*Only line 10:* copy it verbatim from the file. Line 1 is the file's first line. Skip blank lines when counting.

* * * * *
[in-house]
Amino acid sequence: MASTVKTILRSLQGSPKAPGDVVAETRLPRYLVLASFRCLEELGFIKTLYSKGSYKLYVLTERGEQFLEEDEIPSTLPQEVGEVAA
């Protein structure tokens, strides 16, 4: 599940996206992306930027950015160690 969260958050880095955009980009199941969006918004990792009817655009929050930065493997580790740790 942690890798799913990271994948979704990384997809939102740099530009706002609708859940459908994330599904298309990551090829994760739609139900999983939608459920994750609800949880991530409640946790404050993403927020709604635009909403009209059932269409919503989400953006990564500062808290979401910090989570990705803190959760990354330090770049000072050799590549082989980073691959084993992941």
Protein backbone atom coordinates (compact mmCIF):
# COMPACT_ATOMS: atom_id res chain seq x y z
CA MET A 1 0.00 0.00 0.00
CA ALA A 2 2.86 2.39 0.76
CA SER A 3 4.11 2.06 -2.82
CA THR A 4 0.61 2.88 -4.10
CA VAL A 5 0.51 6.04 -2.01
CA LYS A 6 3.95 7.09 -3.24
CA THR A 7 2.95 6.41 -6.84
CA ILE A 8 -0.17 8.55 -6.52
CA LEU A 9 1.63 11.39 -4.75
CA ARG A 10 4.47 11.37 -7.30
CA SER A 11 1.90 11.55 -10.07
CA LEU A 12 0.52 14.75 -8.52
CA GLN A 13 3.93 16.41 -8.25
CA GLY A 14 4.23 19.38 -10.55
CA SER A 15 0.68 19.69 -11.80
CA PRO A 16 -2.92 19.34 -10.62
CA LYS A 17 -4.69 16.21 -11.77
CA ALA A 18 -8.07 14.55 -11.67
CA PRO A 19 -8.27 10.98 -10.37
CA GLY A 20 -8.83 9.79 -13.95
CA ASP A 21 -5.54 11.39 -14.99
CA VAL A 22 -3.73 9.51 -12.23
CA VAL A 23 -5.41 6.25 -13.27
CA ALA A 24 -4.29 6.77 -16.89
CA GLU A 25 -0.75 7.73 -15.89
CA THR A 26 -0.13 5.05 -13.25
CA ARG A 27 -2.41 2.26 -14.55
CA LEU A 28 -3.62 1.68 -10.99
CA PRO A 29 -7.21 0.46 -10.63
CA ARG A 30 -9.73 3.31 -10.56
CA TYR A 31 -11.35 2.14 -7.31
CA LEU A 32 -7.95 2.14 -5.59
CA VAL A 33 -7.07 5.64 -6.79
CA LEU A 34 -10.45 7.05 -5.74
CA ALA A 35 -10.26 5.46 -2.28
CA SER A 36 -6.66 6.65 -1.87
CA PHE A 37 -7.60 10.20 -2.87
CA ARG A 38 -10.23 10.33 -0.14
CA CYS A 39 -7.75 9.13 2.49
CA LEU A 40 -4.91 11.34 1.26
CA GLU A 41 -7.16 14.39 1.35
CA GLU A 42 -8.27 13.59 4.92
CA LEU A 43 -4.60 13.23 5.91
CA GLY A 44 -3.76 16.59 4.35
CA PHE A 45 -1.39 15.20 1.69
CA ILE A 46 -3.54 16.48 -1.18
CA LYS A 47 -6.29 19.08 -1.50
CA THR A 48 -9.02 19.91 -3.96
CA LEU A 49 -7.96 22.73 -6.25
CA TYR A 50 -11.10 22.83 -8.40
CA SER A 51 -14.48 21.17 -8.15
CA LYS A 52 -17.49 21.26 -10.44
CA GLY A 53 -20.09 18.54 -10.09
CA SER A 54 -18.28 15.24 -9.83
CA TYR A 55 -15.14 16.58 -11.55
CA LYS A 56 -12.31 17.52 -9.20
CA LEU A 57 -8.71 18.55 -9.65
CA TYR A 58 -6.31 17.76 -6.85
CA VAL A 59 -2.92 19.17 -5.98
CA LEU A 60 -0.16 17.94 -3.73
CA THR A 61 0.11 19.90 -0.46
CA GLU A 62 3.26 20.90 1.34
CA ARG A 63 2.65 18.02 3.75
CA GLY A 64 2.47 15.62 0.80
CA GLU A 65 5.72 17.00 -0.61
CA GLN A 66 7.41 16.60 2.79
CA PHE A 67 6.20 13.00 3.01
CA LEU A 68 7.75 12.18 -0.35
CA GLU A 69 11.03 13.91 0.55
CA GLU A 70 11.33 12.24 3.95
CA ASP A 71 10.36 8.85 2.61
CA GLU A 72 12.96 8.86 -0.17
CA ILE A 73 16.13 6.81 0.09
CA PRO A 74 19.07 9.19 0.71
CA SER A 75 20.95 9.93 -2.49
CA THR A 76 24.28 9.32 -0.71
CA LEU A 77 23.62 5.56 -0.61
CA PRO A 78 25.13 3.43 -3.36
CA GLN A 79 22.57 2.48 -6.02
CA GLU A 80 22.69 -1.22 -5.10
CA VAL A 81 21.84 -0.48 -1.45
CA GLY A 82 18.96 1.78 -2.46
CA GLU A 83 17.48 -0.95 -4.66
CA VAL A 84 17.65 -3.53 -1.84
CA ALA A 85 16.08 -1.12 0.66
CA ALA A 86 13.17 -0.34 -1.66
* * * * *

CA VAL A 5 0.51 6.04 -2.01